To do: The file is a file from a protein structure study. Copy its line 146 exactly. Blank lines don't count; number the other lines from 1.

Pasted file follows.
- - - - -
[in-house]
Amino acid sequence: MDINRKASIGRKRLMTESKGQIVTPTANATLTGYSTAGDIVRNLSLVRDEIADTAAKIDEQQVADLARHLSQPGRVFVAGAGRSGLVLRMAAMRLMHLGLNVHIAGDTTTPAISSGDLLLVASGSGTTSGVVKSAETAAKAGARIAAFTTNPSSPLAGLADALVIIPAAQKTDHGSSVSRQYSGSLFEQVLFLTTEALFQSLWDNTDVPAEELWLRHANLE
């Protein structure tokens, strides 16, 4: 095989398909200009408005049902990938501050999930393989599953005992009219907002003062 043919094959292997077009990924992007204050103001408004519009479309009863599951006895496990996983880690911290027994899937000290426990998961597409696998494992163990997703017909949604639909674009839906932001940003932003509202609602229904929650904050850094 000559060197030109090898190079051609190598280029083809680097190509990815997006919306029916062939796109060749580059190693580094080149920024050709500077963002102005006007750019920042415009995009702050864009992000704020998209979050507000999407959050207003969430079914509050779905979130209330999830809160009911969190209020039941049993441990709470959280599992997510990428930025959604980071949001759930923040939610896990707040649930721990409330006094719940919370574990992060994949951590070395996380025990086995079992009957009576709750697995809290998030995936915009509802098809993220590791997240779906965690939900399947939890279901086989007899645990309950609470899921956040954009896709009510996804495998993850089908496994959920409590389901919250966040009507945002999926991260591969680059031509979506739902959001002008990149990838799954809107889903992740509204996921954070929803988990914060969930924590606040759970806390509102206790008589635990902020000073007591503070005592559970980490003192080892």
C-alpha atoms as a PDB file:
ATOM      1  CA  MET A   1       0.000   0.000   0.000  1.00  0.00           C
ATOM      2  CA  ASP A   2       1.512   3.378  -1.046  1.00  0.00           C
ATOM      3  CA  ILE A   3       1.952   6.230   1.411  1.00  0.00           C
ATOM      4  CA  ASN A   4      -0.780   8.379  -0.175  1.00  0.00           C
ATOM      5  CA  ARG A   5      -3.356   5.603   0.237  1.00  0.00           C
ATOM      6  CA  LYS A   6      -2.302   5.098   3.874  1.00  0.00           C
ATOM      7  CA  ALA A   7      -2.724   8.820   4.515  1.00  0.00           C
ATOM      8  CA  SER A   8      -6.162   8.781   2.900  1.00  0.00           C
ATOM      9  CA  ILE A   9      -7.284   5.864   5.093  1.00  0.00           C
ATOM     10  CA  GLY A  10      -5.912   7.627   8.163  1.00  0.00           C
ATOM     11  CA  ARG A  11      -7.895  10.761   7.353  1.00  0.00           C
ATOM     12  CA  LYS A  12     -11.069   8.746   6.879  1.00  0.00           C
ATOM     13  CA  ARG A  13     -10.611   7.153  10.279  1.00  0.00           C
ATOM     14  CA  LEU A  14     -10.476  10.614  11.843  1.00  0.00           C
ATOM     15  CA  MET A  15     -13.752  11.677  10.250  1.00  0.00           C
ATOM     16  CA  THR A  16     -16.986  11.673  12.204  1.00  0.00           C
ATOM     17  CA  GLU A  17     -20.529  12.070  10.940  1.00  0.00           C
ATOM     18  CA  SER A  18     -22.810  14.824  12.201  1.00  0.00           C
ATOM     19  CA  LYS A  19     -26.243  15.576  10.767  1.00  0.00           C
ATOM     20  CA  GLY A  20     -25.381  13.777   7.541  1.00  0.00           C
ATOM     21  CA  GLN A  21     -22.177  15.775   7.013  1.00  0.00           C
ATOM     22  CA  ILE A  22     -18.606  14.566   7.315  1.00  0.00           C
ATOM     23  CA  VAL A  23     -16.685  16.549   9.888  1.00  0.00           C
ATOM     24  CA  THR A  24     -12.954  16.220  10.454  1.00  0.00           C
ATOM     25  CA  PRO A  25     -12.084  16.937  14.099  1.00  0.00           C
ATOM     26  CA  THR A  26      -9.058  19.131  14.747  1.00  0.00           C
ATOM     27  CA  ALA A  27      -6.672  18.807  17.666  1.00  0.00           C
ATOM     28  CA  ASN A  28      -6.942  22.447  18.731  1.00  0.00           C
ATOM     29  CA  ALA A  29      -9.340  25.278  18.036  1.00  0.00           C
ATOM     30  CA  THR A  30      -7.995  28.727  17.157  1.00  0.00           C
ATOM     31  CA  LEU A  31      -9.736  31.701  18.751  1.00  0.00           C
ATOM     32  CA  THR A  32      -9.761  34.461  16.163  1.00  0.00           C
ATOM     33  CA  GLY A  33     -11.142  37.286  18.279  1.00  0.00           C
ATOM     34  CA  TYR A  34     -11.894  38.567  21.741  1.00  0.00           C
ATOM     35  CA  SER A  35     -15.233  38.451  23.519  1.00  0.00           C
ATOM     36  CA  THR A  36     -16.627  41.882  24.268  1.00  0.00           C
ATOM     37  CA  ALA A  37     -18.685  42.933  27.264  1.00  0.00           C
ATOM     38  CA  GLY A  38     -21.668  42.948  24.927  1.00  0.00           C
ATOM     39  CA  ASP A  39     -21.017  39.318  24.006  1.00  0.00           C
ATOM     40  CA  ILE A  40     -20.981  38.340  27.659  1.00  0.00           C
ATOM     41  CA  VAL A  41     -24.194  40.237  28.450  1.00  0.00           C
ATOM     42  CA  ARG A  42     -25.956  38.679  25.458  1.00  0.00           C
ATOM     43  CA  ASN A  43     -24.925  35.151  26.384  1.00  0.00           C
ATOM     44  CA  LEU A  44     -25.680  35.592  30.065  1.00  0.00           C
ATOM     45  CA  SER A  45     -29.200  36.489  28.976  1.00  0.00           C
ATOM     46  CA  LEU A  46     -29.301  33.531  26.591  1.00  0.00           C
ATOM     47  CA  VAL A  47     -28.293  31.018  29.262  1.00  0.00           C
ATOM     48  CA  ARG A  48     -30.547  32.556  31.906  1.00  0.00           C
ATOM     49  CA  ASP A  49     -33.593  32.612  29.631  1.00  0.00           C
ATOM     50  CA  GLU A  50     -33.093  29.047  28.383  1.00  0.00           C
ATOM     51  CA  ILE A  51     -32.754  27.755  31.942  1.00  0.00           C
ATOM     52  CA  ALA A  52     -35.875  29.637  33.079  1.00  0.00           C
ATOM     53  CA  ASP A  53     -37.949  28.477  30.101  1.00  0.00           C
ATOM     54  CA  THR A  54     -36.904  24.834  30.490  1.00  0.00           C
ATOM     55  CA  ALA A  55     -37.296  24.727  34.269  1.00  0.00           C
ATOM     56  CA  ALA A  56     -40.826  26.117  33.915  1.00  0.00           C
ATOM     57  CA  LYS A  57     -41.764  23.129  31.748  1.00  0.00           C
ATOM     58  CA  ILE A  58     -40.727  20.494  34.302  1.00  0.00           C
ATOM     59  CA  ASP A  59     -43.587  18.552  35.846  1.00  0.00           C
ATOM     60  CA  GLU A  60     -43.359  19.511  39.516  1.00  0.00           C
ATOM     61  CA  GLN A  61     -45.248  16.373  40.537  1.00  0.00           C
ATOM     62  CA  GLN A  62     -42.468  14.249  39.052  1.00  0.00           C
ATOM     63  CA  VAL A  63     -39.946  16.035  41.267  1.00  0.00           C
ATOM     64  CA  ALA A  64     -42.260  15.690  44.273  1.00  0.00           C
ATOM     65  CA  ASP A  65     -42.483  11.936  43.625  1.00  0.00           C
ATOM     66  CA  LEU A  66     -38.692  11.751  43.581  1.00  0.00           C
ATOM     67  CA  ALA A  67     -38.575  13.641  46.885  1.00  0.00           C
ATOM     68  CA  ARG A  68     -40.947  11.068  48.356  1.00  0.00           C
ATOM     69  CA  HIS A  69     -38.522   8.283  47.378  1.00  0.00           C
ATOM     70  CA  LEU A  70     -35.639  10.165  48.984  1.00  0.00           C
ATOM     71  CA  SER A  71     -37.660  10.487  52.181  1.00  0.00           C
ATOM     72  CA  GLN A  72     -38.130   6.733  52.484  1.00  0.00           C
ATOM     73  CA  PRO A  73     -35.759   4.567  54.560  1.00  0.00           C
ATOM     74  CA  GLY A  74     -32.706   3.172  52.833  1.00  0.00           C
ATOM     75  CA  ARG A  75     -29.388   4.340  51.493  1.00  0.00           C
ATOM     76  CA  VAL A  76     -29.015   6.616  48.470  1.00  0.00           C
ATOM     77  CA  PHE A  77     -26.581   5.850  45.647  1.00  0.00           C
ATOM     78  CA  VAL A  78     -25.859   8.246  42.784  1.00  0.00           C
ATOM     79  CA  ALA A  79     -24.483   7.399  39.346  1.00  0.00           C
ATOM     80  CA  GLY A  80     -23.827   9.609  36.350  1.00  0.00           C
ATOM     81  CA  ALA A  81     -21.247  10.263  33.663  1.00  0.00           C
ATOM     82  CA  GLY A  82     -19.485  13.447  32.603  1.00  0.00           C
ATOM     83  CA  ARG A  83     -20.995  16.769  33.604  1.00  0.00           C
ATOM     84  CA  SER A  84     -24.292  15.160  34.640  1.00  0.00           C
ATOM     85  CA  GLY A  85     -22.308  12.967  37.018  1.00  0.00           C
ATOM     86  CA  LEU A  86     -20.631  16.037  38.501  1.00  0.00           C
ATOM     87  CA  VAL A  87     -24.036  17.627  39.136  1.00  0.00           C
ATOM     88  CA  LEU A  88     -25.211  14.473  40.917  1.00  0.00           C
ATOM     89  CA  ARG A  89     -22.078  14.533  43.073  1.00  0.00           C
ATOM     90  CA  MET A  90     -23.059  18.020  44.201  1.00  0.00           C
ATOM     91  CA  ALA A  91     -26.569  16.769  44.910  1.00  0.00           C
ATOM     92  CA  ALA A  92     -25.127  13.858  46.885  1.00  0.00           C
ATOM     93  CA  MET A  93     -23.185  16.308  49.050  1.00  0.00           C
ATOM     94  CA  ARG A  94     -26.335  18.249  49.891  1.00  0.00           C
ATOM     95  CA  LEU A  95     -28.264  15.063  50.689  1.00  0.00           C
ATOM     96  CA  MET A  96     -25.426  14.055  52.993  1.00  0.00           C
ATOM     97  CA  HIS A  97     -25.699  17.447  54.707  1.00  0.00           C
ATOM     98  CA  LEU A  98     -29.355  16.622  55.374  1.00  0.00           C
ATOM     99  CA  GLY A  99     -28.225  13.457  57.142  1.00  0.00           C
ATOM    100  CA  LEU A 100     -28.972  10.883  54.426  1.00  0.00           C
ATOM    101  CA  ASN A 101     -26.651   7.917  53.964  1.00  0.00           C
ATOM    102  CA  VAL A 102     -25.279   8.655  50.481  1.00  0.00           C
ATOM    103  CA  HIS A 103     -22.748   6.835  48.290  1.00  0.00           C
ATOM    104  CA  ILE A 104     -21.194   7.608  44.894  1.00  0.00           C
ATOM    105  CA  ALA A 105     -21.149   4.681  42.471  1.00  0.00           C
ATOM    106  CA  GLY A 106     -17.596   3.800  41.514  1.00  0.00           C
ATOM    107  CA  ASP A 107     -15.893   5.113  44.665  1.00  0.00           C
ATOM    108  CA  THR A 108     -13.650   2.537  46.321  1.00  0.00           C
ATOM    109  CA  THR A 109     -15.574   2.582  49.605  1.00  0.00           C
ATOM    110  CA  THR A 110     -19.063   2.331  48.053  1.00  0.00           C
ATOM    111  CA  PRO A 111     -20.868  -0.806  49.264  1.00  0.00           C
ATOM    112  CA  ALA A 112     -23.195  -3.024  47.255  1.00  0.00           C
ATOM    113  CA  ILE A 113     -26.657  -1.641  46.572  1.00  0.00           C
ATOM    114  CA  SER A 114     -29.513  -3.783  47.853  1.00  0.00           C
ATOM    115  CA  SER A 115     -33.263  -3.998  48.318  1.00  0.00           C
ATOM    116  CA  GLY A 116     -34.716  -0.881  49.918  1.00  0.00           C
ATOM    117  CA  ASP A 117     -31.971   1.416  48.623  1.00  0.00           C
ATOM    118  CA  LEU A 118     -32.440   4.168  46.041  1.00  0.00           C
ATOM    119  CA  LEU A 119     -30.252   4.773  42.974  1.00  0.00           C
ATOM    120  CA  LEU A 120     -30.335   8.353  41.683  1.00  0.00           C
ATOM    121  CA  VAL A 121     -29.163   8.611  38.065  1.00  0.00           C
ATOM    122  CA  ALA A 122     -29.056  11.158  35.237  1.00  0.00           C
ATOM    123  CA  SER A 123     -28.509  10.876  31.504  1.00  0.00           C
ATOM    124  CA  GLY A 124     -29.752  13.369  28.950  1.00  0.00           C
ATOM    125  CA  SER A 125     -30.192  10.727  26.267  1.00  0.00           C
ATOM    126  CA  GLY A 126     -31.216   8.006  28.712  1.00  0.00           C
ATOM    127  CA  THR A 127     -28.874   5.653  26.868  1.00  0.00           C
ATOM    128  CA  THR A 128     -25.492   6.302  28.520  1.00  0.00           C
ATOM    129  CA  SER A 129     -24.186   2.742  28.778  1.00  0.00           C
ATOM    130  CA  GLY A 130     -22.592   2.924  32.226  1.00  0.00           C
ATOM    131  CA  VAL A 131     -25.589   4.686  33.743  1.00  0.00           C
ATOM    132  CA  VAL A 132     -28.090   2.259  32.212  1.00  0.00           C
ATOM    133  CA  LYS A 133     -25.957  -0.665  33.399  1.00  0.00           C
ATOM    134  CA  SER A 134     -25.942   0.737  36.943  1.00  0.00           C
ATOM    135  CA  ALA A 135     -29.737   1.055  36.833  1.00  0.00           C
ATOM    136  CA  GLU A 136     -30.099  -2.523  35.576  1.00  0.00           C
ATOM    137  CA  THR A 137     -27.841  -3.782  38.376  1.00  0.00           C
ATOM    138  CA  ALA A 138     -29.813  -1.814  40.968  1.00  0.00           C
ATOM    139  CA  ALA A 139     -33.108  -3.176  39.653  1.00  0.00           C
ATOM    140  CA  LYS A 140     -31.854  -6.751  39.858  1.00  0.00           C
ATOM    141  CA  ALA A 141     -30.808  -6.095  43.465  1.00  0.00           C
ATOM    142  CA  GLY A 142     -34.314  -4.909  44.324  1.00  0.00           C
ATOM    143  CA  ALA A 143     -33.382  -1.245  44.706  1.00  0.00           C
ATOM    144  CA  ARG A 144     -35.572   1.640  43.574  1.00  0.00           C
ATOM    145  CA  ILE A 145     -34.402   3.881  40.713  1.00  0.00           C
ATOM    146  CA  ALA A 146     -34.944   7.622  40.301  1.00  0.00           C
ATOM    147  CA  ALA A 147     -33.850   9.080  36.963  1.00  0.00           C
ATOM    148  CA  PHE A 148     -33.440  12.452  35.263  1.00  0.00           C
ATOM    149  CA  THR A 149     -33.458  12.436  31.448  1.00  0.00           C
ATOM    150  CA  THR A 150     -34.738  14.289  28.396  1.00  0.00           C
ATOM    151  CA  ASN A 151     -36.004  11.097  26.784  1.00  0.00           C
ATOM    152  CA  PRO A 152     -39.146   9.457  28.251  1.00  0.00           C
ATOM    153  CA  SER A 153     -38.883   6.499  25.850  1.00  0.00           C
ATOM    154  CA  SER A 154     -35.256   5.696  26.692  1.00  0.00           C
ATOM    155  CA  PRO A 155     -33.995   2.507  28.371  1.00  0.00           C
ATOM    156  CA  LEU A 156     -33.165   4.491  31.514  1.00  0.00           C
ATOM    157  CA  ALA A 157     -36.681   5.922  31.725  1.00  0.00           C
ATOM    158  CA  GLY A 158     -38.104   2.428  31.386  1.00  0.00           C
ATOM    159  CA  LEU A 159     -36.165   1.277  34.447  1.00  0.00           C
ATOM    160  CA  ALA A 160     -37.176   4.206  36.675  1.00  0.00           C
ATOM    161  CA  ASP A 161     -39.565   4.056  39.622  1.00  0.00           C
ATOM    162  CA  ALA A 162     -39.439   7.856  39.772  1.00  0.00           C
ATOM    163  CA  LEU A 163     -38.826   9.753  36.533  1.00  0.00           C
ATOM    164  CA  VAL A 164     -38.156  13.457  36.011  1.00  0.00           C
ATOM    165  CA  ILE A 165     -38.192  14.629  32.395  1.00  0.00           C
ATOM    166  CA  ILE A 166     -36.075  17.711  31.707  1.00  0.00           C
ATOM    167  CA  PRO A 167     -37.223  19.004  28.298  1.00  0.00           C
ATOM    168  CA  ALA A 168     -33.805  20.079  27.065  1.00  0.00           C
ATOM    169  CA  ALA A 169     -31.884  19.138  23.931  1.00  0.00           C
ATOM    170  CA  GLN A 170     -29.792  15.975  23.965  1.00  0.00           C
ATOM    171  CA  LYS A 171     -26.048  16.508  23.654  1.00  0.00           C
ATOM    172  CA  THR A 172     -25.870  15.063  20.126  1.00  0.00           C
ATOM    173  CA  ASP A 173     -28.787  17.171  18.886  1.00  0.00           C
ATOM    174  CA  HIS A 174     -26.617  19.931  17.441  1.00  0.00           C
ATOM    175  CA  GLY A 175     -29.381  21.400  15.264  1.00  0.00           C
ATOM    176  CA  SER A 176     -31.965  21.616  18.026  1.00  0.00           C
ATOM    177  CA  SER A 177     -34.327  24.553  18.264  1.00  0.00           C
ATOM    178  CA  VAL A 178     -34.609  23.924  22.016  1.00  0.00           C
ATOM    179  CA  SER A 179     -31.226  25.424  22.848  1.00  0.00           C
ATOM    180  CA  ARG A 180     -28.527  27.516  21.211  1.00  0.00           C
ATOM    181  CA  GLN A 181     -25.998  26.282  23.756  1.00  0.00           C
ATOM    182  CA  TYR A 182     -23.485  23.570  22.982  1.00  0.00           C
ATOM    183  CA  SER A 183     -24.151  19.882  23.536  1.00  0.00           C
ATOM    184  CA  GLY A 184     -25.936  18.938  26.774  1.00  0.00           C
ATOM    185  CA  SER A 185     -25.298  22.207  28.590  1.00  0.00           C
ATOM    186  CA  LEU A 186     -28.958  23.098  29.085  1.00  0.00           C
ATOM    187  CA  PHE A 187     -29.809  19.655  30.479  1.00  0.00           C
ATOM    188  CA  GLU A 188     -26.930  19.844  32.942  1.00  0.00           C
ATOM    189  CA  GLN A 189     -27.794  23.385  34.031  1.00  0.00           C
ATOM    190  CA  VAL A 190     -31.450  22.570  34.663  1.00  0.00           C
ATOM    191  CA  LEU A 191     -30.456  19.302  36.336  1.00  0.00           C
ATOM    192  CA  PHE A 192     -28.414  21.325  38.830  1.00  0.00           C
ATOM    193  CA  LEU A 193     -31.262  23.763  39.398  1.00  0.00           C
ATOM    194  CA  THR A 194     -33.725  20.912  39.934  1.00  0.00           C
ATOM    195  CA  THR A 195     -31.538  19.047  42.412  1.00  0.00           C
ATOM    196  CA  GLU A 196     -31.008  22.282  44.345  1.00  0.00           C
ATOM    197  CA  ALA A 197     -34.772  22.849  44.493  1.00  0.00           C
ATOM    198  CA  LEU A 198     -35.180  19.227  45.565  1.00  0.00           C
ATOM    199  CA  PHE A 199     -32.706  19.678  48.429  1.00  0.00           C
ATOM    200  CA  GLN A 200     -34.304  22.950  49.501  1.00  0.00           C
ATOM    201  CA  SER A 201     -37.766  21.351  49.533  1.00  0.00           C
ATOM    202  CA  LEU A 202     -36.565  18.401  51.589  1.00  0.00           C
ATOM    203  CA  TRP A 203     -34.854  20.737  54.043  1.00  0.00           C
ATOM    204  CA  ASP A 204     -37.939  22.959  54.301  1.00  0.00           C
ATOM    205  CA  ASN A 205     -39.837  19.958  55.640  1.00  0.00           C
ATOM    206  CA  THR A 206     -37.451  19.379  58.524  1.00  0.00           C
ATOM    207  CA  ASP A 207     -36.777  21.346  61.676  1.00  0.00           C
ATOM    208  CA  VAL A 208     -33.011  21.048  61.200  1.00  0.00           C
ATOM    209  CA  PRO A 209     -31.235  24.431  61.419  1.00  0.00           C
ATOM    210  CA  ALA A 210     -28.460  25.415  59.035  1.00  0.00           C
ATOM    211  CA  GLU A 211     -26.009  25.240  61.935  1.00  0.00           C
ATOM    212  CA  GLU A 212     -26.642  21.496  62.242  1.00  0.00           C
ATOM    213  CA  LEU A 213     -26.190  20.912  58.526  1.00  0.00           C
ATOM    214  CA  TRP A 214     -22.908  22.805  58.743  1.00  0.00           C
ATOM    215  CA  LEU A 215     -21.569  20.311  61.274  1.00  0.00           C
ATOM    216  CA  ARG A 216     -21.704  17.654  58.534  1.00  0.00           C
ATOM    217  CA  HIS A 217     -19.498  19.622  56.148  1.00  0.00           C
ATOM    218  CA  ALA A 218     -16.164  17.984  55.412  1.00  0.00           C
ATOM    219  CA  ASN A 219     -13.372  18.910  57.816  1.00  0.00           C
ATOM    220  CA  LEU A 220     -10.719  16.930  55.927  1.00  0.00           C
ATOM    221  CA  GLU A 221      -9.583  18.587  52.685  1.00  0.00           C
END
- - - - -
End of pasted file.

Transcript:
ATOM    142  CA  GLY A 142     -34.314  -4.909  44.324  1.00  0.00           C